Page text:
We’re not at the stage yet where designers can place traits in the environment themselves, so that a tavern triggers more joyful behaviors or a temple more solemn ones, but we’re getting there. I suspect that we’ll also associate roles to such places, instead of just traits, so that behaviors and mores can be added to locations, making them more modular.


Q: What's the big challenge in using such a system to create believable characters on the scale of a RPG?

Storybricks’ goal is to offer a headache-free platform for role-playing. And by that I mean the tabletop kind of role-playing. The main challenge is not so much a technical one, but involves defining and refining what this entails.

If we want to create a virtual game master or an environment in which you can be the game master of a virtual world, we have to decide the amount of control you’ll have over the world versus the amount of autonomy AI-controlled characters have. We knew from the start that we wanted to move away from the existing tools that require their users to define every detail of every behavior. So, instead of having to plot the movements and actions of a guard, we provide you with high-level “patrol” and “guard” behaviors that you don’t have to configure (just drop a guard somewhere) and that can be interrupted by other behaviors depending on the roles you have given to the guard – a lazy guard might fall asleep, a curious one investigate suspicious-looking characters. But is it the right level of control for telling a story or for describing an interesting and believable world? Do these behaviors provide enough hooks for interaction and drama?

We’re experimenting, learning the answers and the process is as fascinating as it is elating.

What Next?

Q: Why is such an approach interesting for players and designers who'd like to create their own games, or role-playing servers?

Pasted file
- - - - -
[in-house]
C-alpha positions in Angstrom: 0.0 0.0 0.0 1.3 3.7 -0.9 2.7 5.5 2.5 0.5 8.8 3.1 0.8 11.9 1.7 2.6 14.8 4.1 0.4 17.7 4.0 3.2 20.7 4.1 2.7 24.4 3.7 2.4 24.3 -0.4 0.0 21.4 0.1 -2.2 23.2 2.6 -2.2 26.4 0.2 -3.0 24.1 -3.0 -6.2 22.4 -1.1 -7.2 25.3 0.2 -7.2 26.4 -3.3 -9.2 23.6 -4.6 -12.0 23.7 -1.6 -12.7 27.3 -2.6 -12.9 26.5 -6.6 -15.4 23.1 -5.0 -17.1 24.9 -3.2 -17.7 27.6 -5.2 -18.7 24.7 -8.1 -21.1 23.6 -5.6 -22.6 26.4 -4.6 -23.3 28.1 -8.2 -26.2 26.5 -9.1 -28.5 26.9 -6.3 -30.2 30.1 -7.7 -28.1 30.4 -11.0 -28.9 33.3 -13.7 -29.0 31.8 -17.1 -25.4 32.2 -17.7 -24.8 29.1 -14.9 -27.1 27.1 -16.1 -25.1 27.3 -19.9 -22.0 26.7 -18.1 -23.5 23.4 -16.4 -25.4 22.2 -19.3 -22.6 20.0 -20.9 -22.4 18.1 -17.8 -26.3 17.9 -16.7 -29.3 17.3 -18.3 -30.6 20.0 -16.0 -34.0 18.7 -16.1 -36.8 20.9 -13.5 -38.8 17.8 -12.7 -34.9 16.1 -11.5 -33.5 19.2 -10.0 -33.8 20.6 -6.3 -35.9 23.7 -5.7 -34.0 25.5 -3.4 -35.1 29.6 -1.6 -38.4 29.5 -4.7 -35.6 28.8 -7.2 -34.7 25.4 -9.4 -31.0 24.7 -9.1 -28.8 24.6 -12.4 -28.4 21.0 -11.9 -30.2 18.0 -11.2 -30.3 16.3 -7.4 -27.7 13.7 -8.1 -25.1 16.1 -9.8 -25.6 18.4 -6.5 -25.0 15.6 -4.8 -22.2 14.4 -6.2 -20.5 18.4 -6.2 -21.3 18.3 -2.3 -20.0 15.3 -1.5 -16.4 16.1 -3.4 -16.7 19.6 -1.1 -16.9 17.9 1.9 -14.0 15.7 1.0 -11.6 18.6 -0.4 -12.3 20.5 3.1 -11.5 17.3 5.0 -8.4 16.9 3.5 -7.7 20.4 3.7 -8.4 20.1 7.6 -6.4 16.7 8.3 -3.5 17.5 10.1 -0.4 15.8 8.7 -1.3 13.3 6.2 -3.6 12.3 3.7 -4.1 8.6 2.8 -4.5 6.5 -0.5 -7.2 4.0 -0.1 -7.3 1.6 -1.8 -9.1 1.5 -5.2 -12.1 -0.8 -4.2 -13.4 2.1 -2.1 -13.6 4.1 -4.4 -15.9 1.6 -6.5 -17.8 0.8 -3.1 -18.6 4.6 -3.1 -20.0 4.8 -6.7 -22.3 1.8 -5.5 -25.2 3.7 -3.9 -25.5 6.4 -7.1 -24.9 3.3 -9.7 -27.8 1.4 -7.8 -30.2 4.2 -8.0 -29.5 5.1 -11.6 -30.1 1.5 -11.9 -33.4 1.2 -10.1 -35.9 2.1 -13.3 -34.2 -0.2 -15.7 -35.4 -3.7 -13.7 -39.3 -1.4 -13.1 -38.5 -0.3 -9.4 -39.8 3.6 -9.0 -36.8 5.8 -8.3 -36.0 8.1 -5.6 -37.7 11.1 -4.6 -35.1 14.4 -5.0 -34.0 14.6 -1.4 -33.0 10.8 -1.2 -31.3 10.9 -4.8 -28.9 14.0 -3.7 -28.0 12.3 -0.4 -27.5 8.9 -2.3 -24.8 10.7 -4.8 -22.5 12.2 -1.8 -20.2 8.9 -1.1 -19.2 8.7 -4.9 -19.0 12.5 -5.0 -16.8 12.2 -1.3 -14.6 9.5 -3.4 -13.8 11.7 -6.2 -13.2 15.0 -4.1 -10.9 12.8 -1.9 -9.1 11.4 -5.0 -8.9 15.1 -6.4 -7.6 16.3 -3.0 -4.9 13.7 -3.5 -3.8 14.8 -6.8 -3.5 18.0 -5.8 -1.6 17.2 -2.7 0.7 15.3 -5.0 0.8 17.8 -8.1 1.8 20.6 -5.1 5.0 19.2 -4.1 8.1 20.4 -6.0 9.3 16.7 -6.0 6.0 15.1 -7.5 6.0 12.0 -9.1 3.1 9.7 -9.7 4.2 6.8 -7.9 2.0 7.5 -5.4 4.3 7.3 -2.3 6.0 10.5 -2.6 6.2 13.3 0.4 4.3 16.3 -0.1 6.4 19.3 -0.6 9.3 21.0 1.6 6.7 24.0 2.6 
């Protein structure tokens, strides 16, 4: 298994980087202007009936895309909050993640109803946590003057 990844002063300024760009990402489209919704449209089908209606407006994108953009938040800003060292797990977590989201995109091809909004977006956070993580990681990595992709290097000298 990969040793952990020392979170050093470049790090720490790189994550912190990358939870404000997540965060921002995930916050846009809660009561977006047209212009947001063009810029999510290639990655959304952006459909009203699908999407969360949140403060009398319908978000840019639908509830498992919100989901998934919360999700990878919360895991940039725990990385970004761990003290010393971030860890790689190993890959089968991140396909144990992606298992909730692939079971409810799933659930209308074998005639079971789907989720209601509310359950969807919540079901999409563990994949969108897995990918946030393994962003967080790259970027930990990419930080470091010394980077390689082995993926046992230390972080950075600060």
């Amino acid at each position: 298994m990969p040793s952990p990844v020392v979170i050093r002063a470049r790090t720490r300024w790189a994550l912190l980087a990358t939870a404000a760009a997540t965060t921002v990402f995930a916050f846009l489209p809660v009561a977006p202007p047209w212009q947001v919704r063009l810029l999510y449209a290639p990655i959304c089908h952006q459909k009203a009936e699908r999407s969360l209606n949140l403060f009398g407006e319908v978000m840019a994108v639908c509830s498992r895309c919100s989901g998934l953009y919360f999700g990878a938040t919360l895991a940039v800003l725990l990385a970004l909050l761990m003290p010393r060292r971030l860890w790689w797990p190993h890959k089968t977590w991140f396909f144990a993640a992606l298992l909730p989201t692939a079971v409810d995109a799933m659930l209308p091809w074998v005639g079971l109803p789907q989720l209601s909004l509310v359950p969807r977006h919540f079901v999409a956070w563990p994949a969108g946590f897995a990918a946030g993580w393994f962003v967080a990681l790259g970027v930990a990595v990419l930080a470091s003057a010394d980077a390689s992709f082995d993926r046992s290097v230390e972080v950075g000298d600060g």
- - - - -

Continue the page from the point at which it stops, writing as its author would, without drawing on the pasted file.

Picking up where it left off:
A lot of creative people have no knowledge of programming, 3D or animation. They’re incapable of using professional development environments. Yet, when they’re provided with easy-to-use creation tools, they’re able to produce astounding works, as The Sims and Minecraft among others have proven. No such tool exists today that focuses on the creation interactive stories or complex living worlds. We believe that there is a need that we can satisfy.

Q: How can you imagine Storybricks helping future designers create their own immersive simulations like DayZ?

It’s our ambition. We’re still deciding how open the architecture will be to modders but, even in its non-modded version, Storybricks will allow creators to rewrite behaviors on a large scale. For instance, you could say things like “Everyone is sick” and “Everyone who is sick is untrusting” and create a country of plagued paranoids. If you put some effort into it, there’s no limit to the richness of the world and rules you can create. As an aside and to address DayZ, the first role we developed was “zombie”. It was a very convincing way of showing how a single brick could radically transform the behavior of a character and add interesting story possibilities.

At its heart, Storybricks is about leveraging the creative power of the role-playing community. That’s also why we chose to crowdfund the project (see this Kickstarter page), because role-players, game masters and storytellers are the ones who truly understand our goal. We build Storybricks so that players can surprise us with what they do with it.